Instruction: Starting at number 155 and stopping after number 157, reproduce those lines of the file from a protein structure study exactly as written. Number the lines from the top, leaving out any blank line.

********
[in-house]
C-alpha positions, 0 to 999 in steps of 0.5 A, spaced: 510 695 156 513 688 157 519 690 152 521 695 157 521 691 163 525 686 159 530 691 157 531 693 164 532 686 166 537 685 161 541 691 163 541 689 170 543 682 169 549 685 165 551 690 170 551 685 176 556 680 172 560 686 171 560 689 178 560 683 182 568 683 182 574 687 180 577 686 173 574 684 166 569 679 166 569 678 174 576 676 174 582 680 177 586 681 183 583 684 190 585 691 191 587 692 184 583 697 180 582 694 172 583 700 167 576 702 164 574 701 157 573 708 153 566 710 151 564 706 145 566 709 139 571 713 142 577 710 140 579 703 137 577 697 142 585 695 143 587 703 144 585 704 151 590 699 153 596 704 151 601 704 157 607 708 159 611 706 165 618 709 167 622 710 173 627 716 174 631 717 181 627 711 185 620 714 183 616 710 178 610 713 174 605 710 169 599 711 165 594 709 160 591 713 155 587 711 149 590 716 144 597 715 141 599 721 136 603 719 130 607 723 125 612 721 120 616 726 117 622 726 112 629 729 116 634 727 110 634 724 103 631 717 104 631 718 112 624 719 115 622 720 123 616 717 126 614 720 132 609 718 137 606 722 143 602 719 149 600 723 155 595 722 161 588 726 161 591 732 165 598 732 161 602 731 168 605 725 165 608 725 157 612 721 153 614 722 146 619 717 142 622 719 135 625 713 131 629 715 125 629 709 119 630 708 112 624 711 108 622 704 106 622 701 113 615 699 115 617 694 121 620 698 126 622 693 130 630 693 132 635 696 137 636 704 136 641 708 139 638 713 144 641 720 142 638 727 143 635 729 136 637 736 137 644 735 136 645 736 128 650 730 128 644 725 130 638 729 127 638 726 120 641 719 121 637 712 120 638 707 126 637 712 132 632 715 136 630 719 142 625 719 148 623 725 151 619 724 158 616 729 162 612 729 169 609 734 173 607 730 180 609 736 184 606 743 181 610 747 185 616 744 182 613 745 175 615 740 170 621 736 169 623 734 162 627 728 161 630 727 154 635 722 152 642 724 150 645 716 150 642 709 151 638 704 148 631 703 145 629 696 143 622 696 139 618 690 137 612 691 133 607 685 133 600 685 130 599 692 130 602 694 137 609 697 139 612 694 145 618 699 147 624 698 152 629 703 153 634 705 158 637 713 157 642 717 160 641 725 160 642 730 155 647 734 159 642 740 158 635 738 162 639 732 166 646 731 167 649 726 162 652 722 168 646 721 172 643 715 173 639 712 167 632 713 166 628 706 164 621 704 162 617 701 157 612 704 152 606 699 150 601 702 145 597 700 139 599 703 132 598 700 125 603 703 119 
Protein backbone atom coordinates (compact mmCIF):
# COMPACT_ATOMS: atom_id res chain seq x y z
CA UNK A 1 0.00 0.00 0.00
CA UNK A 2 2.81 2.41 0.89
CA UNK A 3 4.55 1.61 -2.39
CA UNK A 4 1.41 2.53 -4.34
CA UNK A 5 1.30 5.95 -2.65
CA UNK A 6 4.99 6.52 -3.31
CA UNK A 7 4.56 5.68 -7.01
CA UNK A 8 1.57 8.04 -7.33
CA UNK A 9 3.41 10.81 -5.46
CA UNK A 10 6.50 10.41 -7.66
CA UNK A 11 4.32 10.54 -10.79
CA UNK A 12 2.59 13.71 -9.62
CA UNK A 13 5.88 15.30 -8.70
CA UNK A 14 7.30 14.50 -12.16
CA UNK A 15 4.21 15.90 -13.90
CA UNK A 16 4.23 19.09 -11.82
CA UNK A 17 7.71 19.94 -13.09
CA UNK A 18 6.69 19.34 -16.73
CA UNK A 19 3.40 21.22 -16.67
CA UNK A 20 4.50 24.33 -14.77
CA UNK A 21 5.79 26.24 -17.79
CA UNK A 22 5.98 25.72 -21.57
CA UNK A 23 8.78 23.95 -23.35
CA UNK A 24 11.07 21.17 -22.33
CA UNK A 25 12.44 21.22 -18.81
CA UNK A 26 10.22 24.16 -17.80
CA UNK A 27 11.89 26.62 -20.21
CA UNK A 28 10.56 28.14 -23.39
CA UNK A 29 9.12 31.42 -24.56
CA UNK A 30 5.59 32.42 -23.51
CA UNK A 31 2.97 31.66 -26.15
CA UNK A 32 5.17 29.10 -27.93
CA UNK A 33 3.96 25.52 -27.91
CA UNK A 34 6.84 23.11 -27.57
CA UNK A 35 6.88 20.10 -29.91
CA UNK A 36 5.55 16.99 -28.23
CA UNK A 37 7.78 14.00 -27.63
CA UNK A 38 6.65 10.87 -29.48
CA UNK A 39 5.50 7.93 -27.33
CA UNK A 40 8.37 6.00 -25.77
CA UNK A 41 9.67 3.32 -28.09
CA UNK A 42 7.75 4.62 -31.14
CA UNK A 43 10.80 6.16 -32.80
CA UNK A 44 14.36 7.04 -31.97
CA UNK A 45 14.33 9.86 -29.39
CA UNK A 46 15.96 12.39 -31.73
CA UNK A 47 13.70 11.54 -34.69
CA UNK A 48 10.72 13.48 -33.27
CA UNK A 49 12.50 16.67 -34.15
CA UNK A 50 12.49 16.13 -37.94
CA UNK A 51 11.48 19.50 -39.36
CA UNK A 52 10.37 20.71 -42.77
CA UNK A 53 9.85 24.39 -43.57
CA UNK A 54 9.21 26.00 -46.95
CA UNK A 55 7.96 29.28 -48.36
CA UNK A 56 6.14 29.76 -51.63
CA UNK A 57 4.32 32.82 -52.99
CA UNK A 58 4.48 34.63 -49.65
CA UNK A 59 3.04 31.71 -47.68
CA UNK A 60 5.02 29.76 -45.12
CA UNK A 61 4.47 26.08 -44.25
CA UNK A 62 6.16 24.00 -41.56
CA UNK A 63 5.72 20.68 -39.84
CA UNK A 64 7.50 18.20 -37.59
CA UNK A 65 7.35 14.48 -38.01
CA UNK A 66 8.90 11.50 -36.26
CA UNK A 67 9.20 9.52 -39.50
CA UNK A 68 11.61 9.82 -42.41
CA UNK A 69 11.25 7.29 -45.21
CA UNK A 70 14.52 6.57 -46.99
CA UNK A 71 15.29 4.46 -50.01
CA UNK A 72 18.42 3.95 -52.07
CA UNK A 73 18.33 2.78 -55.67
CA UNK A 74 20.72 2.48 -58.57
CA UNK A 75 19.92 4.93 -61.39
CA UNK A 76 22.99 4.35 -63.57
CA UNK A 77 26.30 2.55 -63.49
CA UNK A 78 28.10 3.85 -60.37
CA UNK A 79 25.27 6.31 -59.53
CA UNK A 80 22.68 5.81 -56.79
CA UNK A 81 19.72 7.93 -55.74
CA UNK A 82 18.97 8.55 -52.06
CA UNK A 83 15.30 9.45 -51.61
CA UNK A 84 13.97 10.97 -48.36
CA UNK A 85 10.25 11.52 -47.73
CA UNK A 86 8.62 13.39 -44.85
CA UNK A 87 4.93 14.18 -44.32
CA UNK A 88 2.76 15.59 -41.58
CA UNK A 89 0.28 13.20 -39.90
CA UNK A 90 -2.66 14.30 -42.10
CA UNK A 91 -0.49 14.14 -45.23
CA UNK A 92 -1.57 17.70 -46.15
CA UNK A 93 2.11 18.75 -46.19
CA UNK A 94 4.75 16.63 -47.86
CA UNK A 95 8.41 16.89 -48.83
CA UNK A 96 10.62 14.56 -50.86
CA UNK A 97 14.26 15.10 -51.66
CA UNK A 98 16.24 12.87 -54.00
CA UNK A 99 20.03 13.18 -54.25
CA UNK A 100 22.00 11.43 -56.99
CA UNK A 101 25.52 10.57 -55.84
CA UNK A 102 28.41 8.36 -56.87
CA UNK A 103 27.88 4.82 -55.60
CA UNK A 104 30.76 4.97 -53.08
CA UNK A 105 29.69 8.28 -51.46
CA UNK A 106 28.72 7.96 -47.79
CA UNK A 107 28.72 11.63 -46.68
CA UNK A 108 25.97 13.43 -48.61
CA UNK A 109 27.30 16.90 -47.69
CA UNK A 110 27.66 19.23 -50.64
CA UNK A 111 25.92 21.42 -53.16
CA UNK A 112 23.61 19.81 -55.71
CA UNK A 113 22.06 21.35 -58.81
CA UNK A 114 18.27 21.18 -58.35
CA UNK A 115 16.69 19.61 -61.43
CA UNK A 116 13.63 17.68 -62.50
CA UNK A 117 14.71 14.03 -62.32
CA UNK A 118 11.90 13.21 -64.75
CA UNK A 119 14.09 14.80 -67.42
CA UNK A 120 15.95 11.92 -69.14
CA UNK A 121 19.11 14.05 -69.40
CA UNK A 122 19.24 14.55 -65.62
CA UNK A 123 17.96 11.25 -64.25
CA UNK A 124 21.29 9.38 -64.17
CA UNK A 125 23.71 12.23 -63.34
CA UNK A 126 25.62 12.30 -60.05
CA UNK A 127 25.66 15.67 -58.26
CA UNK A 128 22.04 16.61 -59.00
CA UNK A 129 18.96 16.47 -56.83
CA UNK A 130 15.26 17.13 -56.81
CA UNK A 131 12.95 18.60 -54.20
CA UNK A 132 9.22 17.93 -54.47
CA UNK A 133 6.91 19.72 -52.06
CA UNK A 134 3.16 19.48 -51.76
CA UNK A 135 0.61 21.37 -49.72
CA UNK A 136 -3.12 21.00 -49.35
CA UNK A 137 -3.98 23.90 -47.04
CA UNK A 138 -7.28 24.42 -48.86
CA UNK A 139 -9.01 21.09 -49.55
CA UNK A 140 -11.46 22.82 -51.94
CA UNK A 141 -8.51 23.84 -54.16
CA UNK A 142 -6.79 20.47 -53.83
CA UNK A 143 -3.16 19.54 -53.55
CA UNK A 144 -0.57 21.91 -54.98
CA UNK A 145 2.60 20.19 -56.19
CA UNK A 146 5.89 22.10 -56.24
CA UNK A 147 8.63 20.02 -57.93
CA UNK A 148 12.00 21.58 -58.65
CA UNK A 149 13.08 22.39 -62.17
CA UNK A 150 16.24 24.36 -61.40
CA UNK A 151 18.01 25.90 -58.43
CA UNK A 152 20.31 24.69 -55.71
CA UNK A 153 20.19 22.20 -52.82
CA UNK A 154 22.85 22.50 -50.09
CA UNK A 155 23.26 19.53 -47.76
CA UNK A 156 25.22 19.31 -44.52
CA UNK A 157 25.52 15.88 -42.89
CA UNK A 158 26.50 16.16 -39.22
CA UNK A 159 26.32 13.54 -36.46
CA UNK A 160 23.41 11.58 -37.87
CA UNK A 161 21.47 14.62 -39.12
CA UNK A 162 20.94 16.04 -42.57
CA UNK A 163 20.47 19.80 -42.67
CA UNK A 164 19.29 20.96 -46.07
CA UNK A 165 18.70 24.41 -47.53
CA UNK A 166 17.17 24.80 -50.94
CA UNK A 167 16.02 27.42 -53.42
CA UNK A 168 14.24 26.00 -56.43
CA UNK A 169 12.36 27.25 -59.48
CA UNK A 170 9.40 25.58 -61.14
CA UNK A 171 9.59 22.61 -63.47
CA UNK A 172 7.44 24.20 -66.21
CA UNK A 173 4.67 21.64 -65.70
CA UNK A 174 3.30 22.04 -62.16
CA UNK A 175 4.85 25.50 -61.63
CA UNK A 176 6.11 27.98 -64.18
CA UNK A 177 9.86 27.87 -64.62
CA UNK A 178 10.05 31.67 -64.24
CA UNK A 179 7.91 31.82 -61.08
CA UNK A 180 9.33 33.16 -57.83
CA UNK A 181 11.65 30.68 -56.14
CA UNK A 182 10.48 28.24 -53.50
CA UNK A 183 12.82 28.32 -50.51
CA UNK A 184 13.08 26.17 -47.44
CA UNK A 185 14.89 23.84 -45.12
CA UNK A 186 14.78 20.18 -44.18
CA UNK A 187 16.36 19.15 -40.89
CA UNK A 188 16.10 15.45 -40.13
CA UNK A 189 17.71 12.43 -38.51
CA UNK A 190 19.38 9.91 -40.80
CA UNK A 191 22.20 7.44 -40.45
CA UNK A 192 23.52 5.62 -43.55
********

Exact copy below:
CA UNK A 151 18.01 25.90 -58.43
CA UNK A 152 20.31 24.69 -55.71
CA UNK A 153 20.19 22.20 -52.82